It’s a no-brainer that most of the readers of Diesel World Magazine own and enjoy diesel trucks. On the other hand, there are quite a few folks who read the magazine but don’t own a diesel. We get a handful of “what if” letters each year that describe the desire to own a diesel and wanting to know how to modify it. So, how do you get started in this passion we call “diesel”? Simple: Start small.
Let’s be realistic. Any later-model, used diesel truck will set you back nearly $20,000, and many of these potential hot rods have quite a bit more than 100,000 miles on them. Sure, you can still find a few first-gen Dodges on the cheap, such as our Project First Gen, which was a rusted-out farm truck when we got it, but you’d better be prepared to do a lot of work and spend a few bucks on it.
Speaking of a low-buck stout ride, a gentleman from Las Vegas found a clapped out second-generation Dodge and modified it into a 12-second hot rod, complete with lots of dents and a missing grille, for under $3,500 … so he claims. He cleaned house in the burnout contest at the Desert Diesel Nationals in Phoenix and ran 12-second passes all day. That’s our kind of rat trap.
We also hear from a lot of high schoolers wanting to get into the diesel hobby. Many of them are still searching for their first ride and would prefer having a diesel truck to some rice burner. So, how do you get started in the diesel hobby, and what’s the cheapest way in? Look for big bargains, old trucks and rich relatives.
Based on my own experiences, there are deals to be had out there. When I was a teen, I scoured many a backyard to find my potential project car that was sitting, abandoned and on jack stands. All I had to do was offer the owner a few bucks to get the thing out of his yard, and boom—I had wheels. As I said earlier, we found Project First Gen alongside a barn in Indiana. It had been “parked” in waist-high weeds for a few years, but with fresh fuel and a couple of good batteries, it started right up and we drove it off … slowly.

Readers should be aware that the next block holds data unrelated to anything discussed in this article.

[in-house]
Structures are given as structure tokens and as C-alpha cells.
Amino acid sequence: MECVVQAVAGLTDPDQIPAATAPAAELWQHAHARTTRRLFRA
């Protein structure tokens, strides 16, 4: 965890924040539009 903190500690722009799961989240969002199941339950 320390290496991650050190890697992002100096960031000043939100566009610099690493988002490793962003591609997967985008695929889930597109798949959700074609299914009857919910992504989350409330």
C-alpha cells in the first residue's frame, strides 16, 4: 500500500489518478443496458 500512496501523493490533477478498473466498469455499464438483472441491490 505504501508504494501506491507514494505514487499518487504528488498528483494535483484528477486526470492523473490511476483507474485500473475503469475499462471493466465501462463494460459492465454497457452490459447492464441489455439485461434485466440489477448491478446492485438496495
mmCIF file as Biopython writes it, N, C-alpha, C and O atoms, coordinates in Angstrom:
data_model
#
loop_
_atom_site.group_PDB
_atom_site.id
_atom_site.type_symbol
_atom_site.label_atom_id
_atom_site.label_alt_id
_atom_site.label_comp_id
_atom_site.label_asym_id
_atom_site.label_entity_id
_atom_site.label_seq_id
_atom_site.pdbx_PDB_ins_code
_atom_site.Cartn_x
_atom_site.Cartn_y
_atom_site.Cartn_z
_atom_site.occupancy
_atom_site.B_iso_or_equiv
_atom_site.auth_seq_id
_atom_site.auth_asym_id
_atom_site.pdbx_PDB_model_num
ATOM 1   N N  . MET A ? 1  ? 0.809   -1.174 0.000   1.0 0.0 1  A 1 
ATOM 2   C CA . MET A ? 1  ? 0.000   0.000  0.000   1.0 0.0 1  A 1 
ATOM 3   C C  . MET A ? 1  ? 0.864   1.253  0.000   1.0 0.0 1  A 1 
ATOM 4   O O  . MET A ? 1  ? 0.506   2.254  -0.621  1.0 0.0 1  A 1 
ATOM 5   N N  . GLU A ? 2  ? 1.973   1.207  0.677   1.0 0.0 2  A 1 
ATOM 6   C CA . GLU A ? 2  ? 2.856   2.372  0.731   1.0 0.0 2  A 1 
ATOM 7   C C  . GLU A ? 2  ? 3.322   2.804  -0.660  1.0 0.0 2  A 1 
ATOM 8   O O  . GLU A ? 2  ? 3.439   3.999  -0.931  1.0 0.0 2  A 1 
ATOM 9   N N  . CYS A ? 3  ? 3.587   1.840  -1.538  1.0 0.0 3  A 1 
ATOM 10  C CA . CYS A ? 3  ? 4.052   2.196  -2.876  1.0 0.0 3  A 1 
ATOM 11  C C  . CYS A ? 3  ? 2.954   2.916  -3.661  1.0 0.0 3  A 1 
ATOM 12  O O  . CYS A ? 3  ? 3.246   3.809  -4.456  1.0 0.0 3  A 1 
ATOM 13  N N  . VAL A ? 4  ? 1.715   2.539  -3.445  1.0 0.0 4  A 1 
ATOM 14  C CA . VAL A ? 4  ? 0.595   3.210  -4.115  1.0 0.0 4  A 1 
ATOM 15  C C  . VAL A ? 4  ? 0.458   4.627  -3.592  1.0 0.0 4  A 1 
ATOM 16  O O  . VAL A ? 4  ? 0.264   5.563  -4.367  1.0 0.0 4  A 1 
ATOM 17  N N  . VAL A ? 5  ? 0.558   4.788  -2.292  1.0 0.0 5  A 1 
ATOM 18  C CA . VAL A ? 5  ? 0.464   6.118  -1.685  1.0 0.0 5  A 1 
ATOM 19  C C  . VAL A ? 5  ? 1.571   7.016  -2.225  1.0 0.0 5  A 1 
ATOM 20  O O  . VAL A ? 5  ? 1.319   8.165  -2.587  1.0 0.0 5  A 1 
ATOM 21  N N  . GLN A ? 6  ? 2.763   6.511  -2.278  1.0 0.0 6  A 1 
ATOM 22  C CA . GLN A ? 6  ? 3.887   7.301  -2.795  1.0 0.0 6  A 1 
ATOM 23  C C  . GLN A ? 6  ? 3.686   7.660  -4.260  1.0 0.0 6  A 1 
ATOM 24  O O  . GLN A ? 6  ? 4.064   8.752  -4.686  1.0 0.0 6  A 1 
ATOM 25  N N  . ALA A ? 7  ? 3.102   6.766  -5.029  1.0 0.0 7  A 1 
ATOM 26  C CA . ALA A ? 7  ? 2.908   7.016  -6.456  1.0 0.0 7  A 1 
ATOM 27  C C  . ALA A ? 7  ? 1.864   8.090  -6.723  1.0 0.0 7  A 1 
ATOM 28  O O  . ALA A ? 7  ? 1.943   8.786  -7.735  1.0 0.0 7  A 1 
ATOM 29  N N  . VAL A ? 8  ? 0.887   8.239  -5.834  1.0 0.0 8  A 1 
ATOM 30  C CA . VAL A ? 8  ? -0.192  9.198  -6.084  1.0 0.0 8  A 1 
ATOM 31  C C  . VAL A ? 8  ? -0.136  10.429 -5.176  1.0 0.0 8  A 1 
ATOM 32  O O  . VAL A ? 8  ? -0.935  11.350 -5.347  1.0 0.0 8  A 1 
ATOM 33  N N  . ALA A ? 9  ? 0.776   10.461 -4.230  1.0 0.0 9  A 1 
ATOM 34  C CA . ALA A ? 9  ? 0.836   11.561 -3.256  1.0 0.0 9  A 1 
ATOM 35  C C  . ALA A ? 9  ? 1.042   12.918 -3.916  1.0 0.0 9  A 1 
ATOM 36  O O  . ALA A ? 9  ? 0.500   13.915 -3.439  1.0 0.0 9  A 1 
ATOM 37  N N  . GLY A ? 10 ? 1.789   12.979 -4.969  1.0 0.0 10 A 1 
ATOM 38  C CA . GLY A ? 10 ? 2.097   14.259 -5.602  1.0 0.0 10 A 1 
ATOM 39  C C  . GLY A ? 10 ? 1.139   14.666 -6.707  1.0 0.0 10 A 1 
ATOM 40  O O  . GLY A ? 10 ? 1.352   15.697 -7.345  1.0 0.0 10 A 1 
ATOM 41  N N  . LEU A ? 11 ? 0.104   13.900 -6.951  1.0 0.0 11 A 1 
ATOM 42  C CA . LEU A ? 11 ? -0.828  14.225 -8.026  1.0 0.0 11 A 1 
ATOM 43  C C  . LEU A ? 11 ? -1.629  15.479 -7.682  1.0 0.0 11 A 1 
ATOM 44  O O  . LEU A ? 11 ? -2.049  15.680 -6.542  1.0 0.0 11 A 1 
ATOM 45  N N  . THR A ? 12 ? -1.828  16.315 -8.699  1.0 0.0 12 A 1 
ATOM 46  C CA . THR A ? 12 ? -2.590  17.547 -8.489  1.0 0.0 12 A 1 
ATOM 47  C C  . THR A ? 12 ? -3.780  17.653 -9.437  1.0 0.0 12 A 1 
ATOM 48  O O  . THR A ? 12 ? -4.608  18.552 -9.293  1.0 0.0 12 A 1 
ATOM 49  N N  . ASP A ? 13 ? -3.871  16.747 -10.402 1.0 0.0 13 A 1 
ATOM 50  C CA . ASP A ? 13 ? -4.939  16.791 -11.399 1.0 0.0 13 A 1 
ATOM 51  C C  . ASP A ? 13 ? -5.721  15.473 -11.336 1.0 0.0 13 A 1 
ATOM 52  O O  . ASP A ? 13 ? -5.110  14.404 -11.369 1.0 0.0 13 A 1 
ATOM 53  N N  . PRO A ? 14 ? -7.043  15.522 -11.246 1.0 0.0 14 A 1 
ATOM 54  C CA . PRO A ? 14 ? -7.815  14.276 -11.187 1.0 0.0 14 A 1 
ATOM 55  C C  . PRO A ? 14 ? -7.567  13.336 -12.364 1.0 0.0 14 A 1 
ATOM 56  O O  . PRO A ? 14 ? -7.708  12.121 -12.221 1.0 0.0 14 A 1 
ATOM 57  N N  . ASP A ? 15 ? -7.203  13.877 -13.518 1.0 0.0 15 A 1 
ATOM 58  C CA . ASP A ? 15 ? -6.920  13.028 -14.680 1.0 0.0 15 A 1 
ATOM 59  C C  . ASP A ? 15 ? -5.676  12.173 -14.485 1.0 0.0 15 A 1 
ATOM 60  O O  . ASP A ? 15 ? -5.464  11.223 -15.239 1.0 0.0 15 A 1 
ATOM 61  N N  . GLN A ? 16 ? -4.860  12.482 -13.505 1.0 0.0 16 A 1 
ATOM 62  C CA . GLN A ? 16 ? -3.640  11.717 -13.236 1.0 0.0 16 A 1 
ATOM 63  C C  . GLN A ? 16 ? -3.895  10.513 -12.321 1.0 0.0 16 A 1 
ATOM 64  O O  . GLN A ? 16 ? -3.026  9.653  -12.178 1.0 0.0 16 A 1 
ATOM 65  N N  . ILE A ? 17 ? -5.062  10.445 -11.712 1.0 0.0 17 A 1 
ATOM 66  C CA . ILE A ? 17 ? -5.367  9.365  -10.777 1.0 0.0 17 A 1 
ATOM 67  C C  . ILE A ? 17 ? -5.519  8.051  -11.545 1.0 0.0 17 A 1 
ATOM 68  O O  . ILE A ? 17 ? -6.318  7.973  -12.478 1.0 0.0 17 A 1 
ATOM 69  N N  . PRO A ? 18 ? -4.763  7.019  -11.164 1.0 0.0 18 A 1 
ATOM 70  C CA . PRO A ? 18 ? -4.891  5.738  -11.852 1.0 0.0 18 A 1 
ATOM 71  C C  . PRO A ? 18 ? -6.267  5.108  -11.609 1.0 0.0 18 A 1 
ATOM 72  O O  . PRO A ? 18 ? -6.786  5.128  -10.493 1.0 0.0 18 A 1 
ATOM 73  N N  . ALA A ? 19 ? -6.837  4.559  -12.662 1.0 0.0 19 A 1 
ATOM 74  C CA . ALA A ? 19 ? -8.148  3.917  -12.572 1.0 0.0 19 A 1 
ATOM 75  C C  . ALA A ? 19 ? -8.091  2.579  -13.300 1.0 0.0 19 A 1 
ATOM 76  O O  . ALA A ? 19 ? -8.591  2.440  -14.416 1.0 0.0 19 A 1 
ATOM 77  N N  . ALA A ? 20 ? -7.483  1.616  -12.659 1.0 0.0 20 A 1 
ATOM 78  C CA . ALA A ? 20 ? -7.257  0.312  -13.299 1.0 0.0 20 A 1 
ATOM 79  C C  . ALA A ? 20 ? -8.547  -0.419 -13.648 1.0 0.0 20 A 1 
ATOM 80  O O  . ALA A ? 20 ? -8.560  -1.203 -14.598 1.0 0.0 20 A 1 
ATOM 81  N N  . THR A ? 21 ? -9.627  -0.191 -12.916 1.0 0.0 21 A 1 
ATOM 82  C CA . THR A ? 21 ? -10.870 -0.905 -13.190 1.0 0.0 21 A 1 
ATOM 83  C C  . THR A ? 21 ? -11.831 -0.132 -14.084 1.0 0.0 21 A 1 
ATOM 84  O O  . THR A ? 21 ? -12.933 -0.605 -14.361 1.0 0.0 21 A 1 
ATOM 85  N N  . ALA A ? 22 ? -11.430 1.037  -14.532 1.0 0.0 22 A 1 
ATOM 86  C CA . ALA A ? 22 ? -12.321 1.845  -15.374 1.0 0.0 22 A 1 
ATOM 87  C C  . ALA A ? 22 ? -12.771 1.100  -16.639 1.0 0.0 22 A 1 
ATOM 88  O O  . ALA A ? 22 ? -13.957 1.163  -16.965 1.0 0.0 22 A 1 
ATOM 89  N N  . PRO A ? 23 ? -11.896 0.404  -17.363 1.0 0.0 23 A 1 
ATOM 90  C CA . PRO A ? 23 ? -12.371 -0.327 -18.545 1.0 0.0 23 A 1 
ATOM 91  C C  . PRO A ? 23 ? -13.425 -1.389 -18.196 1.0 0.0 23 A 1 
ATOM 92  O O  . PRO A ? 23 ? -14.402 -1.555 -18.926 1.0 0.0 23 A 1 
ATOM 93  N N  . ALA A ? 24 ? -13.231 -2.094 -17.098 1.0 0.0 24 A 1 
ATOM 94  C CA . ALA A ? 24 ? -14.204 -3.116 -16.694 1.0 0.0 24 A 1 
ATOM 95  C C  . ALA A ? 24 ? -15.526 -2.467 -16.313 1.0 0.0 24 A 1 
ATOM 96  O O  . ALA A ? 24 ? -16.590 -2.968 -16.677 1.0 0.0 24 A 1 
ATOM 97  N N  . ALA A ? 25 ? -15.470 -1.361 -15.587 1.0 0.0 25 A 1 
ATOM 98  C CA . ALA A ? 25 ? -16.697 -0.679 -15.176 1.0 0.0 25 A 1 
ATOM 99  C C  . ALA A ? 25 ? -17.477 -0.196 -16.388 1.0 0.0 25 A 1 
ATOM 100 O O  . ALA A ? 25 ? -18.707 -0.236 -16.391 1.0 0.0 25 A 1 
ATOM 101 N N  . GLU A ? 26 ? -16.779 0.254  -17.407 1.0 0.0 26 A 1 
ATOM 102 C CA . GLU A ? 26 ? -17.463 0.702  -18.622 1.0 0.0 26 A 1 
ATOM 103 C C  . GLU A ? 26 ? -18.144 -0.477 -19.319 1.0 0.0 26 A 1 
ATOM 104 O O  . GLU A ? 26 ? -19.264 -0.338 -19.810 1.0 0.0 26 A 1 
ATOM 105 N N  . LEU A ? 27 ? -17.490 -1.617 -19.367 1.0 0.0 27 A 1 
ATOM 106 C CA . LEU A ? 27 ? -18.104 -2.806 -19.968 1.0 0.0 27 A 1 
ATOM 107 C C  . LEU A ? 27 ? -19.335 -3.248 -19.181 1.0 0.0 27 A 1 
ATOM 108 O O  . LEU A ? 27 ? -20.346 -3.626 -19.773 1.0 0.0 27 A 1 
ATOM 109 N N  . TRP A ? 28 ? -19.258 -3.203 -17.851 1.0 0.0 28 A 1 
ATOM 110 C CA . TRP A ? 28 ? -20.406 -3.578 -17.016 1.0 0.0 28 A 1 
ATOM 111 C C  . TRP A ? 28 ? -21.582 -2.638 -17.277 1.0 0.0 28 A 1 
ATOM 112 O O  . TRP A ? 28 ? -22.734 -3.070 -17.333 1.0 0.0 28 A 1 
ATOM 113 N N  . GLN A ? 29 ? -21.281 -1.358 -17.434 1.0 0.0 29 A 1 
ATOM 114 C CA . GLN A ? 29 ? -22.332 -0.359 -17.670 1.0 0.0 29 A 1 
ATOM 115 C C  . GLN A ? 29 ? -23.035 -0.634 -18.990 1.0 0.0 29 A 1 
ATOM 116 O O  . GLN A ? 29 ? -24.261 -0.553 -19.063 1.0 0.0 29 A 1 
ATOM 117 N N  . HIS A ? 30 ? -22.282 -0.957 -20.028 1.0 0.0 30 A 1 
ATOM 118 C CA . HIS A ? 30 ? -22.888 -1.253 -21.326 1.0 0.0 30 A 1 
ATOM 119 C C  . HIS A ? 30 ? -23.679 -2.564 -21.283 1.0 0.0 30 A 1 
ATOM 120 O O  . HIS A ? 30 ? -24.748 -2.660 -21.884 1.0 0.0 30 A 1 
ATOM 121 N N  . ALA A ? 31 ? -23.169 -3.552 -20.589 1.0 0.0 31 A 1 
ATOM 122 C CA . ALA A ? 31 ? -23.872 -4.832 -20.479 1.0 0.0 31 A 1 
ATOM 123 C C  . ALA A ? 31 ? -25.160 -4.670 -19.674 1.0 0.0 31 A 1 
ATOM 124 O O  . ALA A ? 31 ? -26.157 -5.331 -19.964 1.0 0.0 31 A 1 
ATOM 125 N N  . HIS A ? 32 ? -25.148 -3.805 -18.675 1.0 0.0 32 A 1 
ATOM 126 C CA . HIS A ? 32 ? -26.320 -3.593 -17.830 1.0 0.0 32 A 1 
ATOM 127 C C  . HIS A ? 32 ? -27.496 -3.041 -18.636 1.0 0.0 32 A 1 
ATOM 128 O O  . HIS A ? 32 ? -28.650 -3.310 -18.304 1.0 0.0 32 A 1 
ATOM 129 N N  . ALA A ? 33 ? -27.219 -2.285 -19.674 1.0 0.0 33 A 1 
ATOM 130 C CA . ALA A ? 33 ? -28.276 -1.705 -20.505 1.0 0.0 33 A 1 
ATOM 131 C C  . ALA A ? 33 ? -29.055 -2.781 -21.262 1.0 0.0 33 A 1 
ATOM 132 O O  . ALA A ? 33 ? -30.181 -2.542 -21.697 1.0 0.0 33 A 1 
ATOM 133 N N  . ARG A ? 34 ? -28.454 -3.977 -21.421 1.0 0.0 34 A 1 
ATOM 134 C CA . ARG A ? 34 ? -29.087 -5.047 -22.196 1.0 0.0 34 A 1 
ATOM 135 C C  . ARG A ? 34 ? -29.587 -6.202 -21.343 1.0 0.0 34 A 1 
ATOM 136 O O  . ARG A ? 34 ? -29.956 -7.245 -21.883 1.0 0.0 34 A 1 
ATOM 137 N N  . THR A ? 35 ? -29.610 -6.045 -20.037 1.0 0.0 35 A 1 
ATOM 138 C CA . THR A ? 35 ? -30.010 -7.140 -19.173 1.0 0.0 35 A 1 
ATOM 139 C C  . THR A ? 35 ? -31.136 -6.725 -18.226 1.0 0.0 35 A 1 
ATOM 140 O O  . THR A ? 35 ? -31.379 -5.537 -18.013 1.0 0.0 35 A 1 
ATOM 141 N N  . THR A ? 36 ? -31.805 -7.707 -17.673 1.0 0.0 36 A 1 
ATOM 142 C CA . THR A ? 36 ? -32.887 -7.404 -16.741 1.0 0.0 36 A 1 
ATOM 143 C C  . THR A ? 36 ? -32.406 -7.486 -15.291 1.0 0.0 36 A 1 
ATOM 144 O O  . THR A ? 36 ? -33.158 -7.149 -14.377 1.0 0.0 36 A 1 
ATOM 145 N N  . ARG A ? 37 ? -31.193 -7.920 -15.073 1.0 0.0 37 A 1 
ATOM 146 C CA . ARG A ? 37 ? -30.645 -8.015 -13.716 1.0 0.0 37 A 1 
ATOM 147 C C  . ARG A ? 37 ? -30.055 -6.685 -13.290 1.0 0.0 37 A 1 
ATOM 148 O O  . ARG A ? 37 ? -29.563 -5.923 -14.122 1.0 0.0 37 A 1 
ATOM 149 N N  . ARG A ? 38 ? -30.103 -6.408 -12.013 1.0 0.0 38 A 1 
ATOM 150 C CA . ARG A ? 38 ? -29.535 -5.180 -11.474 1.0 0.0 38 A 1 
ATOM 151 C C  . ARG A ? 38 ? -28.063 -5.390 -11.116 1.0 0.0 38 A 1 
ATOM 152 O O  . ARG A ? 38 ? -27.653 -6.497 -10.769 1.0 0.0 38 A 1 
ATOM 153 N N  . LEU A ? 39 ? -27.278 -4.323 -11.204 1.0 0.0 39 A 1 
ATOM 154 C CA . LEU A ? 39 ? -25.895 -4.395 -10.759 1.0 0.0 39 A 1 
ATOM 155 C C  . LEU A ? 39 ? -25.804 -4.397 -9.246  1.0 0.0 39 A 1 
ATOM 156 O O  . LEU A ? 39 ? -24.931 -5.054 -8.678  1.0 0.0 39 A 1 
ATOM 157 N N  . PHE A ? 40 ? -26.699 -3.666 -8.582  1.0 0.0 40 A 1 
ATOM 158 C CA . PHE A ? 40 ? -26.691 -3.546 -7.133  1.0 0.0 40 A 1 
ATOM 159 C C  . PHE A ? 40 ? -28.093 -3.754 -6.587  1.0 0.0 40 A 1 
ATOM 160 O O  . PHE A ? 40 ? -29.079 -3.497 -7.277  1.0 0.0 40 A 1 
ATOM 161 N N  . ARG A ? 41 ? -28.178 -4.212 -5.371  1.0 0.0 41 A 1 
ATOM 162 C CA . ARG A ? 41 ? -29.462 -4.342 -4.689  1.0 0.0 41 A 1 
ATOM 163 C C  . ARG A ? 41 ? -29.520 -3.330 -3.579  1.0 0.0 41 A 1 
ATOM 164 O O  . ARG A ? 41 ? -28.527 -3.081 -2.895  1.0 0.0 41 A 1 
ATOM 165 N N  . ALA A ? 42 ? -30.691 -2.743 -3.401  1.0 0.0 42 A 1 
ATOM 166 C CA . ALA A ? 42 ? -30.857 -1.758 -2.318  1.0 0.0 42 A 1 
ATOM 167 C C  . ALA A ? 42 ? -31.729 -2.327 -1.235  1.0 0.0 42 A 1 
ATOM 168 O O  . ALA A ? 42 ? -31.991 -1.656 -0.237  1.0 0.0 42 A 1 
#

The truck you see here is an original and rare half-ton short bed Chevy with the 6.2L Diesel. The new owner bought it for $1,300. The body is straight, and the truck drives, but the engine makes a lot of semi-ugly noises.
Other bargains include the used K5 Blazers the military regularly gets rid of via government auctions. You might recall the Blazer that we stuck a Banks turbo on a few issues back. That guy got it at a government auction for under $2,000. Many of those trucks are low-mile, low-use vehicles that just need to get off the books.
While owning a $2,000 military 24-volt 6.2L Blazer might not be the diesel of your dreams, it’s a foot in the door, so to speak, and a way to eventually trade up to what you really want. Remember, one man’s junk (no, not that kind of junk) is another man’s treasure. Happy hunting.